RVM is great for developing on your local machine. But is it safe on a production machine?
Since RVM is just a fancy way of downloading, isolating and switching between existing Ruby implementations, I'd say that it's as production ready as whatever ruby implementation you're currently running it with.
Essentially, all RVM does is point your path at a specific Ruby implementation. This is exactly what happens when you use your *nix distribution's Ruby implementation. The only real difference is that your path will be re-written so that when you run
ruby -v it will run a ruby from your current user's .rvm directory instead of a global system directory like /usr/local/bin.
I'd go even further and say that using RVM is a better solution than using what generally gets installed in a *nix distro because it makes it easy to sandbox the specific ruby implementation on a per-user basis. RVM also makes it possible to attempt switching rubies (ie; from 1.8.7 to 1.9.2) on your production app while keeping a solid rollback strategy in place if something doesn't work quite right. It also makes it easier to keep old applications running on one version of Ruby, while switching new apps to more current versions.
I disagree, especially if you're using any kind of automated production process (puppet, chef, fog, etc) and you have more than one or two machines.
We've had issues where version X of RVM worked in a completely different way to version Y of RVM (different default Rubygems versions, different default gemset configs, complete changeup of how system wide install works), breaking our automated provisioning process.
Not an issue if you're developing and on hand to tune things, a killer if you have an unattended scripted / puppet install. We worked around these issues by locking to a particular RVM version, but I remember having a conversation with Wayne where he discouraged this. If we kept using RVM in prod, we were going to actually package it into a series of .debs (one for the install, one for each Ruby).
The way that .rvmrc prompts by default and can only be overriden in the homedir ~/.rvmrc (and not the system-wide one) was also unhelpful.
I actually like the way that RVM will change up and do things this way in development - nothing sucks more than being held back by backward compatibility. This approach, however, cost us some time (and pulled hairs) in production/staging/uat/test.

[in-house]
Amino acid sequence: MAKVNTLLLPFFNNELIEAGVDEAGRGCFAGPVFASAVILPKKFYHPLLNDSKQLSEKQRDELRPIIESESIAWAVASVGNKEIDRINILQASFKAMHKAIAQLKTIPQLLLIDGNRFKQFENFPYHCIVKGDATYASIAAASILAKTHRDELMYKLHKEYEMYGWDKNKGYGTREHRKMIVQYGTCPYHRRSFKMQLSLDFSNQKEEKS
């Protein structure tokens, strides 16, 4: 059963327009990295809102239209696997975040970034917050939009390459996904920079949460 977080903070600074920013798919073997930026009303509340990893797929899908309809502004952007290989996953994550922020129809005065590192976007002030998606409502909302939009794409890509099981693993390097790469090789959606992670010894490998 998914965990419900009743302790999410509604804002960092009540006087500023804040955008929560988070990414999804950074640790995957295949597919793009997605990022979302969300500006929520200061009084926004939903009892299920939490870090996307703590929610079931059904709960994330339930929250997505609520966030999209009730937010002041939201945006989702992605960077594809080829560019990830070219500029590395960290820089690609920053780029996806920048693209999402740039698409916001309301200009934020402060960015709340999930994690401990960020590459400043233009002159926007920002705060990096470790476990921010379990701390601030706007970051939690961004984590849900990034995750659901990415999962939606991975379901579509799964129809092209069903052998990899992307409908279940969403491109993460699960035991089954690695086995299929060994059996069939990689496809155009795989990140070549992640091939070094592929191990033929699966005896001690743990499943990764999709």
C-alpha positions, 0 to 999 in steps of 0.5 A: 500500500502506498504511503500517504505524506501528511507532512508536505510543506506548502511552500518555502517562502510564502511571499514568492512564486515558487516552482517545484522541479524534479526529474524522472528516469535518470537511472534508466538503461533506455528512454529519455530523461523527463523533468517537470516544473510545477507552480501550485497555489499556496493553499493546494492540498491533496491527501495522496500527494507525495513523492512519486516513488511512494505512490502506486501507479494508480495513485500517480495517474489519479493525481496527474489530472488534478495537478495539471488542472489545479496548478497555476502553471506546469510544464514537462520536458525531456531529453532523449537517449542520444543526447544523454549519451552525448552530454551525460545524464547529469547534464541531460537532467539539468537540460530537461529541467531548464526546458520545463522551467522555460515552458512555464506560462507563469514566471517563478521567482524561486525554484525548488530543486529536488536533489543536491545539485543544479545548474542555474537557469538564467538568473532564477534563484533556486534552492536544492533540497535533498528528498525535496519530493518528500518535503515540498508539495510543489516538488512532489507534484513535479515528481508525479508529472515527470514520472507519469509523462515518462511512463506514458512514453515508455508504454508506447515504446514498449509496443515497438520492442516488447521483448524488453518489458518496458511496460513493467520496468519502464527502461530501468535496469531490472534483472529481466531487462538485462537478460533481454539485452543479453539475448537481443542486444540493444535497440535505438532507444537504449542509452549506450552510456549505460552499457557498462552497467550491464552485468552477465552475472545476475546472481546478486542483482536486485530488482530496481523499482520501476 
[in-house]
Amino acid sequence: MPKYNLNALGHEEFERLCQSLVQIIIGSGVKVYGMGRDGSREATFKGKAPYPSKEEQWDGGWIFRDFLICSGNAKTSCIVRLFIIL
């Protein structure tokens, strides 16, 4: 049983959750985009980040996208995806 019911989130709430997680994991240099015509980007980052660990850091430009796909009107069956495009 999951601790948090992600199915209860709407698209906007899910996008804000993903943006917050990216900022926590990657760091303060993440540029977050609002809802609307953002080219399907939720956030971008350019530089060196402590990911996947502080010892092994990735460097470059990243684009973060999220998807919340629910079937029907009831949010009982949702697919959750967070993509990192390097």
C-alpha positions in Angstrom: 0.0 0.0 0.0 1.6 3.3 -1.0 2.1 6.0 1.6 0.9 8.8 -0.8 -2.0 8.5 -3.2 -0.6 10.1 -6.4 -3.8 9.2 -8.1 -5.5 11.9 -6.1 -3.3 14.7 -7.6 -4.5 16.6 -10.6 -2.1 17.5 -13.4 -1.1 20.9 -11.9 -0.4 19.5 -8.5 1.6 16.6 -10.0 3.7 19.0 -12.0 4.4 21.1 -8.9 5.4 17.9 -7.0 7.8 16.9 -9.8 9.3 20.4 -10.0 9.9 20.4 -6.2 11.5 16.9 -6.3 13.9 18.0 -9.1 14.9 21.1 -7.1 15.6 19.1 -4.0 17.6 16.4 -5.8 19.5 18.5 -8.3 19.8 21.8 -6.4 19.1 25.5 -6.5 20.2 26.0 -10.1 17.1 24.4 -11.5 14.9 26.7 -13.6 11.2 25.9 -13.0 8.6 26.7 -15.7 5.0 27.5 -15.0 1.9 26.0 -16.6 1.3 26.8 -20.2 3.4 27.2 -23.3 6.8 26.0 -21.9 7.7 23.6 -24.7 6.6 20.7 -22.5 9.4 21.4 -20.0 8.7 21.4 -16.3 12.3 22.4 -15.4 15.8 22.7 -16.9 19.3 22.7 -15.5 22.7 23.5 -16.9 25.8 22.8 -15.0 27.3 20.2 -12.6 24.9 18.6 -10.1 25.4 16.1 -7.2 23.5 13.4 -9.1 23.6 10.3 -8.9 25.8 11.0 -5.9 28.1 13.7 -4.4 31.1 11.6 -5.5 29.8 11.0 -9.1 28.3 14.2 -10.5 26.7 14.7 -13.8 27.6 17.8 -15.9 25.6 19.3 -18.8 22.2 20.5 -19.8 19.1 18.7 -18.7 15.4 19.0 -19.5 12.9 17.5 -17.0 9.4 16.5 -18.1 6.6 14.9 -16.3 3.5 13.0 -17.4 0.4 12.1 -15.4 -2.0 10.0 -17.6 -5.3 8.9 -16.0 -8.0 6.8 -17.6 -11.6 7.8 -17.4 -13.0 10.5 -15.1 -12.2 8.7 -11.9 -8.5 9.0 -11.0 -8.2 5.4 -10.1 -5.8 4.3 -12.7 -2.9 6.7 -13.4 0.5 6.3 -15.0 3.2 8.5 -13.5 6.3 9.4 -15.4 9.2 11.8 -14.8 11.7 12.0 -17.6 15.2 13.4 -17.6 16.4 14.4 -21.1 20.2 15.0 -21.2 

RVM is apparently a reasonable production tool
You know, I once made a similar rvm is a development tool comment and was informed that rvm was originally a production tool.
So, RVM will make your production environment more complex, which is bad, but it makes it more isolated and compartmentalized, what the language people would call modular, and that's good.
In the end, as long as you test your deployments, I don't see how a static configuration of any kind could be, all by itself, "unsafe".
I guess there's two parts to this question:
- Is RVM intended to be for production machines, as opposed to development machines?
- Is RVM reliable enough software to be used on production machines?
For (1), Wayne E. Seguin has stated that it's intended to be used on production machines. There's no point in disputing his intent.
For (2), I'm not so sure. Is it appropriate to use software that has a new version number every couple of days on a production machine? Also, RVM once deleted my entire ~/ruby directory. To Wayne's credit, when I told him about it, he fixed it that night, but that doesn't exactly say "production ready" to me.
Edit: I've just read about bumblebee's deletion of /usr, and I'll just say - it could have been worse! LOL.
Yes, I've used rvm on production machines and also set up puppet modules to install rvm as the default system ruby along with gemsets, etc.
If you run multiple apps on a single server, rvm can help you keep all your apps gemsets (and ruby versions) totally separate. However, if you are running only a single app on a server, there may not be as much benefit to having rvm installed.